In its autumn season exhibition ”Local Design”, Svenskt Tenn takes visitors behind the scenes at five Swedish workshops where furniture, glass, carpets and pewter objects are handcrafted for the brand, as they have been for decades. The purpose is to demonstrate the rich craftsmanship practiced in Sweden, and how the selection of materials and manufacturing methods can make a difference for people as well as for the environment.
The exhibition ''Local Design” opens on September 15, and runs through November 6.
Svenskt Tenn operates with the stated mission to support and develop Swedish handicraft, actively promoting the growth of a new generation of craftspeople to preserve knowledge and arts that would otherwise risk oblivion. This intent is upheld by Svenskt Tenn’s choice to manufacture the major part of its range in Sweden, and through exhibitions where the craftsmanship is highlighted.
”We live in a world that is marked by environmental challenges. How and where we elect to manufacture our products is thus a critical issue,” says Thommy Bindefeld, marketing manager at Svenskt Tenn, and exhibition curator Lisanne Fransen, adding:
”Today, many people, not least youth, strive towards a more sustainable way of life and want to limit their consumption, but they just don’t know how. Naturally, locally made, handcrafted items cost more than mass produced goods from the global market, but the quality products often last for generations, making them less expensive over time. Society and the environment also benefit. You avoid using finite global resources and long haul transports, while contributing to preserve know-how and jobs in Sweden.”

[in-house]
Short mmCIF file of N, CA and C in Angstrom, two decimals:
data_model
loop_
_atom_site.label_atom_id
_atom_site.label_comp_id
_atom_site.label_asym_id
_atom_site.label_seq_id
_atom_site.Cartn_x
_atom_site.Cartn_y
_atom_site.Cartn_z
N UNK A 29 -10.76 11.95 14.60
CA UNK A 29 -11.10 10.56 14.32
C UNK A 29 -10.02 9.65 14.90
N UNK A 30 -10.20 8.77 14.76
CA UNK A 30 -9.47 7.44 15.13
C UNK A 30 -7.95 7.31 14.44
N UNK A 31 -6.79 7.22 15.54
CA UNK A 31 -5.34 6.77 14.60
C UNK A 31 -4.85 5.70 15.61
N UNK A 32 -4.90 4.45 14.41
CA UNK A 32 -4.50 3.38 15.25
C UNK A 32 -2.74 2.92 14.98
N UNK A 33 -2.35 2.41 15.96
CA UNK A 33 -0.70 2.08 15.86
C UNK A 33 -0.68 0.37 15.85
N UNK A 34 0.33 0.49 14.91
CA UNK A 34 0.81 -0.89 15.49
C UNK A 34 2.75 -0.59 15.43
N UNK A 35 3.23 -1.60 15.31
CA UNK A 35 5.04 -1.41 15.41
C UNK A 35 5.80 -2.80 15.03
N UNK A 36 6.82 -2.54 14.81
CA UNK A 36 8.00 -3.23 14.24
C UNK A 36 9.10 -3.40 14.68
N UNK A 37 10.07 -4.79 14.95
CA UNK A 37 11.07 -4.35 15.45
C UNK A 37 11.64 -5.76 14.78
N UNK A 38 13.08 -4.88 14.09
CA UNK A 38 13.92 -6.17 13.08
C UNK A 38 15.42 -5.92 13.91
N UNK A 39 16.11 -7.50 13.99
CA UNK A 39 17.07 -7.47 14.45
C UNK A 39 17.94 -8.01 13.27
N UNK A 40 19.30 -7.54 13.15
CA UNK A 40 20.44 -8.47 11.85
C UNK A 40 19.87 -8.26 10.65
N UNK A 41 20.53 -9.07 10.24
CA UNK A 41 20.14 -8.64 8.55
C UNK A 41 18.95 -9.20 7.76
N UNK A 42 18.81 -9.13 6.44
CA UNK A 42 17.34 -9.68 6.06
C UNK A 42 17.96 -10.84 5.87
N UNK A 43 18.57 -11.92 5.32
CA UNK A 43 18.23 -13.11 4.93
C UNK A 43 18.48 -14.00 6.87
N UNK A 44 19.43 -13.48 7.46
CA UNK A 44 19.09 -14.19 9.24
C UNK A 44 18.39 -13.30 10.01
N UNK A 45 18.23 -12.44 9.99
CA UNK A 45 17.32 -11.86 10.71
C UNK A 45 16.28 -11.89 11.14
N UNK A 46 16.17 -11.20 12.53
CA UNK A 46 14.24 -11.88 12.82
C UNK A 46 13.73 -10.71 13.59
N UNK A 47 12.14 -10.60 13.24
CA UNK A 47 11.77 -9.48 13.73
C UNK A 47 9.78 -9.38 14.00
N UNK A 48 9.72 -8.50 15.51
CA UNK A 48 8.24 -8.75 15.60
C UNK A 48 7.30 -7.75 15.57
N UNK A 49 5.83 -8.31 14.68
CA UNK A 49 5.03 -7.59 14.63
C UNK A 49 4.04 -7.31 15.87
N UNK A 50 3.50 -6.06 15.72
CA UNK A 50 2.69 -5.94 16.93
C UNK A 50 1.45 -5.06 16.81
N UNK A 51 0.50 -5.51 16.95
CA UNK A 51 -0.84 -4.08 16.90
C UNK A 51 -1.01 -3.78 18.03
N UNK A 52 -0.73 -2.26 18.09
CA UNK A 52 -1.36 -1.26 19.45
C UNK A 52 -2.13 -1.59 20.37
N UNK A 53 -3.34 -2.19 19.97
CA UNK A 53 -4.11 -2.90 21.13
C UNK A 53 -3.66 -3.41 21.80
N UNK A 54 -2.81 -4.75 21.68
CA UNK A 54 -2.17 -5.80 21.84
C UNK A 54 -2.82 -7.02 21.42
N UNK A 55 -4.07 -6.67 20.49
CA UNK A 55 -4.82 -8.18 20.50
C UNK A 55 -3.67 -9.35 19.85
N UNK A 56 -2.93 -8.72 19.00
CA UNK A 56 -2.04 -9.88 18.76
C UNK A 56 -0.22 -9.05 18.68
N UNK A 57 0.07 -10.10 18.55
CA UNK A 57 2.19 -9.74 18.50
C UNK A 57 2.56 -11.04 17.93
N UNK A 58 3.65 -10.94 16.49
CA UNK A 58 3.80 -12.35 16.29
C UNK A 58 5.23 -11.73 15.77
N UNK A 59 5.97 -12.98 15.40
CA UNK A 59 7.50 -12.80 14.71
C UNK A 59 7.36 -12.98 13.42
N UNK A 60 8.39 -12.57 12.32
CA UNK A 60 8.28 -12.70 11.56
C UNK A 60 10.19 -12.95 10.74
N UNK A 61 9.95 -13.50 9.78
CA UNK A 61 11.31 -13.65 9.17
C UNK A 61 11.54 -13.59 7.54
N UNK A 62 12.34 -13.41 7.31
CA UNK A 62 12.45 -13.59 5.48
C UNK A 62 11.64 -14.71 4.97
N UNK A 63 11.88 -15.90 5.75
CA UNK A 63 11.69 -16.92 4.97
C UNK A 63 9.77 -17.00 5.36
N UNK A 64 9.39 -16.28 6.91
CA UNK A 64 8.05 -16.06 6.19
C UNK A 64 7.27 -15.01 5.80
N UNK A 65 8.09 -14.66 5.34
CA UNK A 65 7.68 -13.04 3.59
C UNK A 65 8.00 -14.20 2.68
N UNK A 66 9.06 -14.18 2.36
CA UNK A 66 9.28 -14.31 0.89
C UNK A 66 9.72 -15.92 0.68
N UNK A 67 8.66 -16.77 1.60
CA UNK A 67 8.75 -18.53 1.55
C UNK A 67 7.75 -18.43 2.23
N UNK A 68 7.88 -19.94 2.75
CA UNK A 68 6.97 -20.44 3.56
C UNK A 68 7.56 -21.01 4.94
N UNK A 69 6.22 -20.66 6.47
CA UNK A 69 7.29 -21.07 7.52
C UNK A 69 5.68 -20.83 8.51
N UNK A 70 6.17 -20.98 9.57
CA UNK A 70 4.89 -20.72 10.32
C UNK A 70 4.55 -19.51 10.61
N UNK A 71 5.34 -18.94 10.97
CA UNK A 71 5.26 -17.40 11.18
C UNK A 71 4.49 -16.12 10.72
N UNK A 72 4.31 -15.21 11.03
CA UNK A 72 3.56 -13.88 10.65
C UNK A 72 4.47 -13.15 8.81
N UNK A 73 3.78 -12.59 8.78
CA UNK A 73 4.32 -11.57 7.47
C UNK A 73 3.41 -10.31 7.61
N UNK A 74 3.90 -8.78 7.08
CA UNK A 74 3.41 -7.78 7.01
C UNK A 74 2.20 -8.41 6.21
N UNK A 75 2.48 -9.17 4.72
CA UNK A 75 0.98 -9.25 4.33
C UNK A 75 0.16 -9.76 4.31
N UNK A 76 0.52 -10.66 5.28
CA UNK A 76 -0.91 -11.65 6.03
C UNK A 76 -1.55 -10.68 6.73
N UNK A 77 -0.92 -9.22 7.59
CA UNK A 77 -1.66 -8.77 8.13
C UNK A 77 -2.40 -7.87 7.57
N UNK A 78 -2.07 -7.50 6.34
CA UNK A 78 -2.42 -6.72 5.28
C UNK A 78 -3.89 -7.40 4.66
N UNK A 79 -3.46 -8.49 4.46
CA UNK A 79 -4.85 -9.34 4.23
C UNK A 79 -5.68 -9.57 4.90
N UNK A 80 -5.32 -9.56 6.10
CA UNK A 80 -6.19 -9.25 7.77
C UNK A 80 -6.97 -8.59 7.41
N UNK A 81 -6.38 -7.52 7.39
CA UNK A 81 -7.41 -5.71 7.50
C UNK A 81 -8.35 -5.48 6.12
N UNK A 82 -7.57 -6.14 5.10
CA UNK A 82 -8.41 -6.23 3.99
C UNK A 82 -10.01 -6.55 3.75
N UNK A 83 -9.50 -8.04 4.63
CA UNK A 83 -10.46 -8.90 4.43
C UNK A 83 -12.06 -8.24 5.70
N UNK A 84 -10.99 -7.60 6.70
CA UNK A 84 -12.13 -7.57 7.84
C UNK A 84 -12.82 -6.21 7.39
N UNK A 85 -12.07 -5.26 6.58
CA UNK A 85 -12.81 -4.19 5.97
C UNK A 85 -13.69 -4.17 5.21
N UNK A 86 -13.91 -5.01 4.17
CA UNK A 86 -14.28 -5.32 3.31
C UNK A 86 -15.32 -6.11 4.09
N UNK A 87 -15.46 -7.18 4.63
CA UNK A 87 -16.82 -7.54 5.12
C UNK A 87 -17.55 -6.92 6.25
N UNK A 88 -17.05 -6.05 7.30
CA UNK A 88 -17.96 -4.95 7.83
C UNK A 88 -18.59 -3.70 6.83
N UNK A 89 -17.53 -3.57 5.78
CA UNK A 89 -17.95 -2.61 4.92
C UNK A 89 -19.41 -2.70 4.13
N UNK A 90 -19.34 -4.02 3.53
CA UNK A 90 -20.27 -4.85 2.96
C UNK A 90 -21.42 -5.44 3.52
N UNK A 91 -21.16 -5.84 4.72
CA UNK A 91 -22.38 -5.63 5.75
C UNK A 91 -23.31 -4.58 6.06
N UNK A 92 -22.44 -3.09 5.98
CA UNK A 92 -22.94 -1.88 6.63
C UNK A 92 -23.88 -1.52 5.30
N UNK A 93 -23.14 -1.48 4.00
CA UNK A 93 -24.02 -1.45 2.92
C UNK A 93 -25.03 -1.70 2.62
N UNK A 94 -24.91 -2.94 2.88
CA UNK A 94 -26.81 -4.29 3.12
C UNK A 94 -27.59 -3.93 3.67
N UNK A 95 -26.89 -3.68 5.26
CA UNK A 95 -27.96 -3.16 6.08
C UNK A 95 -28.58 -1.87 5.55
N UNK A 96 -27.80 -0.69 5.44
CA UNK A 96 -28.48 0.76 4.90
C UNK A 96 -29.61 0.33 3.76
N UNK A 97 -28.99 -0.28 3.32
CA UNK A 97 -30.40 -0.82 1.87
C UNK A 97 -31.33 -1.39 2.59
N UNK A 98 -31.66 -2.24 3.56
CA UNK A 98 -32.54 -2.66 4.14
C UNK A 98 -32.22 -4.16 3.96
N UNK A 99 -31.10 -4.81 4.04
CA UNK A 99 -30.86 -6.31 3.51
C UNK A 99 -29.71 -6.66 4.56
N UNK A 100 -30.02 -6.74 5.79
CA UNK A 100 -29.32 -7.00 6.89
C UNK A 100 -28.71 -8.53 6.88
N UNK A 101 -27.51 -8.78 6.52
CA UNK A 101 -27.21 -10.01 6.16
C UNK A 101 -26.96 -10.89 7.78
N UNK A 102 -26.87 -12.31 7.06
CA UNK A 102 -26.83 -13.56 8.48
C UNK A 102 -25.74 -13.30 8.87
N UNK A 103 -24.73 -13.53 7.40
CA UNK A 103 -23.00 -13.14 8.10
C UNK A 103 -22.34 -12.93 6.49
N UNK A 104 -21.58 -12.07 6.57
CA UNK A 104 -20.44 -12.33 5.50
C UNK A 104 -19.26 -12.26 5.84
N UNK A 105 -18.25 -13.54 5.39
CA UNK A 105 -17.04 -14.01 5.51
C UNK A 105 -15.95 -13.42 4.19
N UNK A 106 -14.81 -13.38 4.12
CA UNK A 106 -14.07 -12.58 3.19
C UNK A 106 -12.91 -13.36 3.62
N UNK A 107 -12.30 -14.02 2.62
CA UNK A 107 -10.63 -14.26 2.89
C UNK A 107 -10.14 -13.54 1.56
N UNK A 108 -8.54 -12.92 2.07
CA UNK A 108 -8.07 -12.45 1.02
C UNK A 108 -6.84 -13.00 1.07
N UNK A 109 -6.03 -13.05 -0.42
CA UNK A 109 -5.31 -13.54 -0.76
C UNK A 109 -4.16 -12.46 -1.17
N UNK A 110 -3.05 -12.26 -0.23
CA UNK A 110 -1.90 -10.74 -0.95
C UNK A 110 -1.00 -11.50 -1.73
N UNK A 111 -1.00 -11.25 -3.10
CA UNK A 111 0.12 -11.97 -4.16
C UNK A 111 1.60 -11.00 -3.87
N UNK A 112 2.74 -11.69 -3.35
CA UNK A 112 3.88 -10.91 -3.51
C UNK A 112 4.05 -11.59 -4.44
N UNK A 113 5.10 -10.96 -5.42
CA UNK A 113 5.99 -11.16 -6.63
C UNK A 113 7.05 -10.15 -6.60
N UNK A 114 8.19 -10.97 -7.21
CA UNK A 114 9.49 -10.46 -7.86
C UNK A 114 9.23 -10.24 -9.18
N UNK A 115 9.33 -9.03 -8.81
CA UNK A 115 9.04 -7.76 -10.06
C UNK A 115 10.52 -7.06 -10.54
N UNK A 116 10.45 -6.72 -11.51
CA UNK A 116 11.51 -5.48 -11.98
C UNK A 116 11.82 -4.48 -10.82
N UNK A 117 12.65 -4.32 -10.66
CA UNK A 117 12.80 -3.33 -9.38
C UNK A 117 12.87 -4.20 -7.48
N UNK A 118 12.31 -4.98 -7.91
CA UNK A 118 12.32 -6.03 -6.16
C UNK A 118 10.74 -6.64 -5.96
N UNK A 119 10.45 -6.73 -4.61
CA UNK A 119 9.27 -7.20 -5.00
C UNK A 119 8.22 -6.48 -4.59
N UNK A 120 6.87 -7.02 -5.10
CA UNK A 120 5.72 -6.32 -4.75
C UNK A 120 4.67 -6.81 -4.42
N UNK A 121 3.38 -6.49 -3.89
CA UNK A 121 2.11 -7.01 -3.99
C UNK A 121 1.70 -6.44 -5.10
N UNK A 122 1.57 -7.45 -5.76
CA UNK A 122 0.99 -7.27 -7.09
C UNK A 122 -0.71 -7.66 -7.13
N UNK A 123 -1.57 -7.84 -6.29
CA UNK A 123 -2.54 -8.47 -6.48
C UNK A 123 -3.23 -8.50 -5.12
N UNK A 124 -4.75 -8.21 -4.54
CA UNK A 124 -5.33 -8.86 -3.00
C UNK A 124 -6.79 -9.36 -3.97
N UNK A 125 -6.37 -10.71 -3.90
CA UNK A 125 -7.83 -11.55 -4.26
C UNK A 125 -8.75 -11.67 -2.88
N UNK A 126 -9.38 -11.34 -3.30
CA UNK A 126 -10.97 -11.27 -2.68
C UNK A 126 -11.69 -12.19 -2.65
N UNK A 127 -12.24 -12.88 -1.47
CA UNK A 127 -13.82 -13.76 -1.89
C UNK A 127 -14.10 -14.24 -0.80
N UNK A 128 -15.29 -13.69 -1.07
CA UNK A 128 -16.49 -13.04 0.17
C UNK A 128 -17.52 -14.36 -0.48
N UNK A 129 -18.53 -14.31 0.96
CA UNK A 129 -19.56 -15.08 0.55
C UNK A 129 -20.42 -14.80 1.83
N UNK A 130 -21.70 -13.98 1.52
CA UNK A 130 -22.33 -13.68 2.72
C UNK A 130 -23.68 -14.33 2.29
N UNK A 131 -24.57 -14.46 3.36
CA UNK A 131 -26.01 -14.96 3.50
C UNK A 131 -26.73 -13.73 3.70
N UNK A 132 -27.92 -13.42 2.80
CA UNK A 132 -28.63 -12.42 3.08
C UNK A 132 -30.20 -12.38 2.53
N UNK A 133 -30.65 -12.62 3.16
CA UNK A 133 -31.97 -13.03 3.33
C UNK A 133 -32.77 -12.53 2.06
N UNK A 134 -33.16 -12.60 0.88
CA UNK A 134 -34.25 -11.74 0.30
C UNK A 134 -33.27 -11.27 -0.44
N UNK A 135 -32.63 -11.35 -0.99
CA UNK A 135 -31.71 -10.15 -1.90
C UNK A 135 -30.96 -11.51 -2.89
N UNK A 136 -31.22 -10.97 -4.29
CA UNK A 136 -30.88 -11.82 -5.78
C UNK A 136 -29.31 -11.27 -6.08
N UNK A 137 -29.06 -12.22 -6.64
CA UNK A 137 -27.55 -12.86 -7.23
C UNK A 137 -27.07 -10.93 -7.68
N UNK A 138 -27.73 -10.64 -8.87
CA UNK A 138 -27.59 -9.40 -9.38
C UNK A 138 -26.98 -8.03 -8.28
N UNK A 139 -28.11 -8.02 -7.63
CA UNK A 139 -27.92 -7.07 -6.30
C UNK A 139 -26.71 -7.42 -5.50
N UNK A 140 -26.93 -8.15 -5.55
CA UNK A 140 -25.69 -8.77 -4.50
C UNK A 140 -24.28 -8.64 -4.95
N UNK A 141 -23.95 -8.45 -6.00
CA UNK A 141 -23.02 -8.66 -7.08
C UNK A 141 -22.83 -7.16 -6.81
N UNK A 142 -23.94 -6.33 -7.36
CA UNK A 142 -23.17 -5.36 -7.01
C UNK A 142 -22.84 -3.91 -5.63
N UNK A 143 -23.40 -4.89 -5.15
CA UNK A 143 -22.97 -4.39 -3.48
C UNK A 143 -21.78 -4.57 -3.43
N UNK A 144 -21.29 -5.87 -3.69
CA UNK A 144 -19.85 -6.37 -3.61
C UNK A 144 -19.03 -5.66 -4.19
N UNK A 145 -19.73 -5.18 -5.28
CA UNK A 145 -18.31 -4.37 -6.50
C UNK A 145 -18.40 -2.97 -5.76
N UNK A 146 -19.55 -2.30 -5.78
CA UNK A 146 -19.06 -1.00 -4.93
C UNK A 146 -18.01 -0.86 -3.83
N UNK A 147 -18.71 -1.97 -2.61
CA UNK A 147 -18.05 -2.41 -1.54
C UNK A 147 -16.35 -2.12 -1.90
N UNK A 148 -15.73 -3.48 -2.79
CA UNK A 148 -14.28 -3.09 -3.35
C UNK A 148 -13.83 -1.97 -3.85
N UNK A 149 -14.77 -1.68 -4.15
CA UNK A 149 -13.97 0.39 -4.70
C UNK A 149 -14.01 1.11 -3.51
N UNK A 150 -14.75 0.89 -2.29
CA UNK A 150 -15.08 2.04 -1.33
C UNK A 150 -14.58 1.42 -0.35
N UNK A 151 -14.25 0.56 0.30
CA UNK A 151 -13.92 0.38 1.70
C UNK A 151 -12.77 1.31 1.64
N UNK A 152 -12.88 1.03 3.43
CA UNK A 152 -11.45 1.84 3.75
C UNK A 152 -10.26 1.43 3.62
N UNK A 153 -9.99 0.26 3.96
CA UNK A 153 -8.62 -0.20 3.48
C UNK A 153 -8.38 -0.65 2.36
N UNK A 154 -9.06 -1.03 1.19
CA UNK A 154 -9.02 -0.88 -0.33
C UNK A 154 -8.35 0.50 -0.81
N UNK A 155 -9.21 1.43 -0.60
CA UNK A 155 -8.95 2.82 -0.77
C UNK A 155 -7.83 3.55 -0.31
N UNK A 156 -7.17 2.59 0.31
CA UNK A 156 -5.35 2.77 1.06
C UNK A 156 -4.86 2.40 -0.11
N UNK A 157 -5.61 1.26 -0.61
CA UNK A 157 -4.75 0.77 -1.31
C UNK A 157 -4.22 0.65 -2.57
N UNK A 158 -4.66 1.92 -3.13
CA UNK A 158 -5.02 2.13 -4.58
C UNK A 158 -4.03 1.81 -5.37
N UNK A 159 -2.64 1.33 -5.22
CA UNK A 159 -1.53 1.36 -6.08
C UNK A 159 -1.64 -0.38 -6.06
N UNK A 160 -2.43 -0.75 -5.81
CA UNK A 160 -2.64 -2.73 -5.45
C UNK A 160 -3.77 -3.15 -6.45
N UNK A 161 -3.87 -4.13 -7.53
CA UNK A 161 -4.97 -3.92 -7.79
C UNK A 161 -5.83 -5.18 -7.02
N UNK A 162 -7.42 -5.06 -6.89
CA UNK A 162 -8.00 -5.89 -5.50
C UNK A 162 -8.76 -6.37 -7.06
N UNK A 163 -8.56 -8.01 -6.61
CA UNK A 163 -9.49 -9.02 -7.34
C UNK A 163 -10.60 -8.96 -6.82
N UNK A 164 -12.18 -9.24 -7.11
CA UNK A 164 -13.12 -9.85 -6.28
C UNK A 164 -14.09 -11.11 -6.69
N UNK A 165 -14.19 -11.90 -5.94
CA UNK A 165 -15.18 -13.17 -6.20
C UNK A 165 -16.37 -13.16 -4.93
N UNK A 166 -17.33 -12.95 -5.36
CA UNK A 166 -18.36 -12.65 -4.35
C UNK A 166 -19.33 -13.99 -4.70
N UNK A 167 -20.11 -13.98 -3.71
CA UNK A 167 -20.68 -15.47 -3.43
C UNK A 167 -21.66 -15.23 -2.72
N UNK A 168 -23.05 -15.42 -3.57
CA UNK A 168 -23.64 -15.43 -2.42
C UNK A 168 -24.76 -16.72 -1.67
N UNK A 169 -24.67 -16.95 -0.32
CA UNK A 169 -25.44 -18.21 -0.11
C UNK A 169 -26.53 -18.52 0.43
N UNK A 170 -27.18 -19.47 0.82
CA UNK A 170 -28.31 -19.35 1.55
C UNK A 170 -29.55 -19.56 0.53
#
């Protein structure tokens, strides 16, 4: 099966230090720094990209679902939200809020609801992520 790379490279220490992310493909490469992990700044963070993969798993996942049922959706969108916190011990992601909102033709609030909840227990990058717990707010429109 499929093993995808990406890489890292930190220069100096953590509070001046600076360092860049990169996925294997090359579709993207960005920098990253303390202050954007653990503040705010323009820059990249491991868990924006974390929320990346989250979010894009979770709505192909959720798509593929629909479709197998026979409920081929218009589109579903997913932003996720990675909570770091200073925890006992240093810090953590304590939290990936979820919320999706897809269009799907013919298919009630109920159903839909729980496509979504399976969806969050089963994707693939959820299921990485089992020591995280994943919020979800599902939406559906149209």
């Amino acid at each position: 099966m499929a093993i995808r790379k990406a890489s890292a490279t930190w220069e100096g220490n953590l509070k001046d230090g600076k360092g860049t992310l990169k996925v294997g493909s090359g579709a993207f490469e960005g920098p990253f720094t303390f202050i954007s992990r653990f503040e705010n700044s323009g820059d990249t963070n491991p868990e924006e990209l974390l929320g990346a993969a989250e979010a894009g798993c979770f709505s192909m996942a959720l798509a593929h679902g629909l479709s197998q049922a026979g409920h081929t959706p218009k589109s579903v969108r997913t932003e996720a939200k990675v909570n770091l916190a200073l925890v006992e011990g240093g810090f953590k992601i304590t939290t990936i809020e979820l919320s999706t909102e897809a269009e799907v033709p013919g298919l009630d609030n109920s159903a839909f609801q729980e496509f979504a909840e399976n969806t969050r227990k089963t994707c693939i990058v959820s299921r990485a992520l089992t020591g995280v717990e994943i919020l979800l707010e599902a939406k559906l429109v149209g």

Dutch native Lisanne Fransen works in Sweden as a curator and set designer. She holds a Master of Arts and Arts Management degree from the University of Utrecht, with additional studies at the Stockholm University College of Arts, Crafts and Design and Beckmans College of Design. She was recently the curator of Nationalmuseum’s acclaimed ”Home in the future” exhibition at the Stockholm House of Culture.
Manufacturers featured in the exhibition are the Eriksson och Söner joinery, which makes a large share of Svenskt Tenn’s furniture; the Humstorp metal workshop, producer of part of the brand’s classic pewter products; Reijmyre glassworks,which produces both legacy and newly designed glass items for Svenskt Tenn; carpet makers Kasthall Mattor och Golv, where a broad range of carpets are hand tufted, and basket makers Larsson Korgmakare, which for generations have manufactured Svenskt Tenn’s rattan furniture.
Svenskt Tenn is an interior design company with retail stores at Strandvägen in Stockholm and online. Since 1975, Svenskt Tenn is owned by the Kjell and Märta Beijer Foundation, which provides research grants within ecology, medicine and the preservation of Swedish interior design traditions.